Hotel recommendations often don’t bear in mind the wild fluctuations in cost that dynamic pricing introduces. So how do we fix this problem?
A question. What’s the best mid-range hotel in? Or the best business hotel in Rome if you’re paying your own way rather than slapping it on a company expense account? Or the best accommodation for families in Los Angeles?
Chances are that if you ask 100 experts, you’ll get a range of answers, with a few properties coming up repeatedly. But if those experts were being honest, the answer would be: “Well, it depends.”
And it does depend. What may be the best option on one day is not the next day. This is largely due to what hotels like to call “dynamic pricing” and I like to call “a hugely annoying pain in the arse”. Room rates fluctuate wildly with demand. Advertised rack rates are rarely what are charged and the low season “from” rates that I often end up quoting after hunting online are rarely what you’ll end up paying either.
The actual cost of a room at Hotel X could be anywhere between £70 and £170. At £70, it may justify a recommendation as the best mid-range option. At £170, it almost certainly doesn’t.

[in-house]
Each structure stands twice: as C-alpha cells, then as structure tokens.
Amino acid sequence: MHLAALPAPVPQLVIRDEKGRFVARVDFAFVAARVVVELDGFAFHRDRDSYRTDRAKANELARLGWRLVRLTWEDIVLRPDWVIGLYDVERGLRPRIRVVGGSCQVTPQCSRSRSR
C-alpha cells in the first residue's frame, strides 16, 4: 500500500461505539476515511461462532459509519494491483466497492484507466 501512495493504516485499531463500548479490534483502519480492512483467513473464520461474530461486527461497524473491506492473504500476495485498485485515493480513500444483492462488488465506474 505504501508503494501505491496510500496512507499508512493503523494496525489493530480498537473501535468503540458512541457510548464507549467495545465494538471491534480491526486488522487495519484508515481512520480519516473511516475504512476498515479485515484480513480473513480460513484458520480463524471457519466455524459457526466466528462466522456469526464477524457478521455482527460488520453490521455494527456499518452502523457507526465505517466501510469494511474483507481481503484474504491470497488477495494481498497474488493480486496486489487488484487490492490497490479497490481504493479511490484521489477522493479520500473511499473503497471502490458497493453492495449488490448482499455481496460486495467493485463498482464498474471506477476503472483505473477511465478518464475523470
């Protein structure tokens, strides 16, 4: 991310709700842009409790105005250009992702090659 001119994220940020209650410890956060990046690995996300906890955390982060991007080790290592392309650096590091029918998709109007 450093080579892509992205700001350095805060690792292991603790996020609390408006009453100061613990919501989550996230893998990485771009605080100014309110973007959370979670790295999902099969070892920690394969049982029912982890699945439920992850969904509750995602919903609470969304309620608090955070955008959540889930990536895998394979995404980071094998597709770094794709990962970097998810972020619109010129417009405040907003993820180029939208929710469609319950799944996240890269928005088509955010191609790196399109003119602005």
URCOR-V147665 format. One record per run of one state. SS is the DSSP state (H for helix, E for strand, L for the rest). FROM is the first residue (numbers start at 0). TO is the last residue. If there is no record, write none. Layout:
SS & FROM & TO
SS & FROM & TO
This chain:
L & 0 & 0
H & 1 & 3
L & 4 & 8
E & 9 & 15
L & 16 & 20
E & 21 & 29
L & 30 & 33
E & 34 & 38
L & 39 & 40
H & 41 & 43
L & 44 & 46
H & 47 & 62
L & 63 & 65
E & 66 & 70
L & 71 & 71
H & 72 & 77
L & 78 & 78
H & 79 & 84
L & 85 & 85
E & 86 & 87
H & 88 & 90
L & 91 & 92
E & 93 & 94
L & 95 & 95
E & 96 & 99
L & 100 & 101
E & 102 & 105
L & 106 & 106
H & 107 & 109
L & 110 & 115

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What we lack with such price scales is an idea of when it’s a good deal and when it isn’t. A review or recommendation rarely factors in what the room is actually worth. For example, a fair price for that room may be £100. Anything below £100 is a good deal, anything above, a bad deal. But without such a tipping point, a recommendation is relatively meaningless as the cost is so variable.
Let’s take two (fictional) good, recommended hotels. If Hotel X is priced between £70 and £170, while Hotel Y is priced between £90 and £190, how do you decide which is better value? There’s no indication where the fair price – the tipping point – on the scale is.
If both hotels happen to be priced at £100 on the day, then Hotel Y is obviously the better deal. But someone just seeing that price tag has no way of knowing this – they’ve no range of prices to compare it with.
It’s even trickier when Hotel X is £110 and Hotel Y is £120. Which offers better value? It’s hard to know without knowing what that that fair point on the scale is.
There’s a gap in the market for a hotel booking site that works to this tipping point principle. It’s one that requires a lot of legwork, and paying people to go round and assess the hotels. But if those assessors could establish what they believe to be a fair price for each hotel, then that information could be published alongside the price on the day. Then the hotels could be sorted according to the percentage saved on the fair price.
So, if Hotel X’s fair price is £100 and the price on the day is £90, it’s 11%. If Hotel Y’s fair price is £120, and it’s £100 on the day, it’s 20%. If Hotel Z’s fair price is £125 and it’s £105 on the day, it’s 19%. Hotel Y – just – wins.
In the meantime, that hotel I recommended the other day? The recommendation stands for when it’s the £60-a-night I paid rather than the £110-a-night I’ve just seen rooms going at today. Obviously.